In the book, faster-than-light travel takes years but it’s contracted into short periods for the people traveling. So a main character visits a planet every few months (for her) and every fifteen years (for her lover on the planet).

There’s a little traumatized boy who shows up out of nowhere and needs protection, and an engineer who turned down the love of her life to make space stations instead. It’s achingly sad. It makes you think about time, and chances that don’t come back, and colonialism. It’s not a light book at all.

The Space Between Worlds

The cover of The Space Between Worlds, showing two landscapes on the left and right, each with a woman walking

I found out this was a debut during the worst year one could possibly debut in, so I read a sample. That was so good I made a mental note and actually bought it when it came out, instead of hoping it would show up at the library like I usually do.

The first thing I like about it is that the style is easy and snappy. There’s some flirty banter between two women in the first chapter and I was like “hmmmm is it maybe ENEMIES TO LOVERS aka my second favorite trope???”

Well, I won’t tell you that. It’s about a post-apocalyptic world divided between comfortable cities and the poor people left outside in a parching hellscape. Our hero comes from the outside, but she’s made it into the city because she travels between parallel dimensions.

You can go to any dimension so long as you’re not alive in it. The main character has died in almost every timeline, which makes her perfect for the job. Unfortunately, her past is full of skeletons and there’s this horrible gang lord she dated in several timelines who would definitely like to kill her more times.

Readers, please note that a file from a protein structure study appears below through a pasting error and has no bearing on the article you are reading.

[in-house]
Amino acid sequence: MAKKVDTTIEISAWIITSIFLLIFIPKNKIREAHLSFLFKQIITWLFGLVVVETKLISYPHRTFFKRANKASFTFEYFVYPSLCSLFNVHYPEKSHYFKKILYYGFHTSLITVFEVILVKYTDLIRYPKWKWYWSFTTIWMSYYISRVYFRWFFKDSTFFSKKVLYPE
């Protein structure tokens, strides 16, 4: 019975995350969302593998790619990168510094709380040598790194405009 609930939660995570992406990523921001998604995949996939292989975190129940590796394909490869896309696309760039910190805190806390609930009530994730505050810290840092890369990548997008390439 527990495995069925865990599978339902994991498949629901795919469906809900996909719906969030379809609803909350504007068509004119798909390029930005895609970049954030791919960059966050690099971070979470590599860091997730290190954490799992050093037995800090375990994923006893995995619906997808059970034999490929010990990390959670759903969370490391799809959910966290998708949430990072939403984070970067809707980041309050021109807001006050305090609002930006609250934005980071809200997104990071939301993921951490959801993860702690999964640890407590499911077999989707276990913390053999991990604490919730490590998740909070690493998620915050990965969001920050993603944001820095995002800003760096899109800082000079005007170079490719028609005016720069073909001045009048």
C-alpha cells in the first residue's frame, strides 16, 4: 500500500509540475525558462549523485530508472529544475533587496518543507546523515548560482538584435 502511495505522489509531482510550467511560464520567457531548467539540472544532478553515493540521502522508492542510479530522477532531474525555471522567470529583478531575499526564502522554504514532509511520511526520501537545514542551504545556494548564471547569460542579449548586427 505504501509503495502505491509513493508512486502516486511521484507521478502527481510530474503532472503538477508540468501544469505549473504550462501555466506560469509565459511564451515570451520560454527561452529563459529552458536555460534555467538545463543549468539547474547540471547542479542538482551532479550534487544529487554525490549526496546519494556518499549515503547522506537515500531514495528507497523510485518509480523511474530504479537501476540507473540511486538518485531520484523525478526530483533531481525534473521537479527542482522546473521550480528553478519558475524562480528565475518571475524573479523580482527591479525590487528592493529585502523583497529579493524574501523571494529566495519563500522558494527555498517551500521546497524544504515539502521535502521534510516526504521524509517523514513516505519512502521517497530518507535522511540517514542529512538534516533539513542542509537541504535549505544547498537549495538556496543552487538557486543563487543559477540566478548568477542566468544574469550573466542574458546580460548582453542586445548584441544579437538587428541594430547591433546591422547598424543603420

This book made me think about my life, the choices I’ve made, the roads not taken. Is there a timeline where I’m a horrible person? If so, does it mean I’m horrible deep down and just got lucky?

Harrow the Ninth

The cover of Harrow the Ninth: a woman in black with skull face paint and a corset made of ribs.

I liked Gideon the Ninth fine, till the end, when I almost threw it and resolved never to read the sequel unless someone could promise me the end of book one didn’t really happen. It had a great voice, a bangin’ main character, and an intriguing world. Unfortunately, the world wasn’t built out that much. There’s a house on a planet, and there are some people that are obsessed with a locked tomb, and some people can use magic on bones. But everything else was vague. What’s the governmental system? There’s a war, who’s it against? What’s the Tomb for? Are the characters as confused as I am?

Well, Harrow the Ninth fixed all these complaints with a lot more worldbuilding and a big, confusing surprise. Honestly the main emotion through the entire book was confusion, and I kept fingers in different parts of the book because I flipped back so often. But I had to know what was going on and I was GRIPPED until I did. And then gripped more because more stuff happened.

I still don’t know whether the body in the Locked Tomb is good or bad. I don’t know if either of the main characters are dead or alive. I don’t know who the bad guys are (I have a good guess). But I’m invested in everyone. I felt their feelings. I wish I knew how the author did it.

I wish I could read four books this good every year. People need to keep writing amazing books so that I can.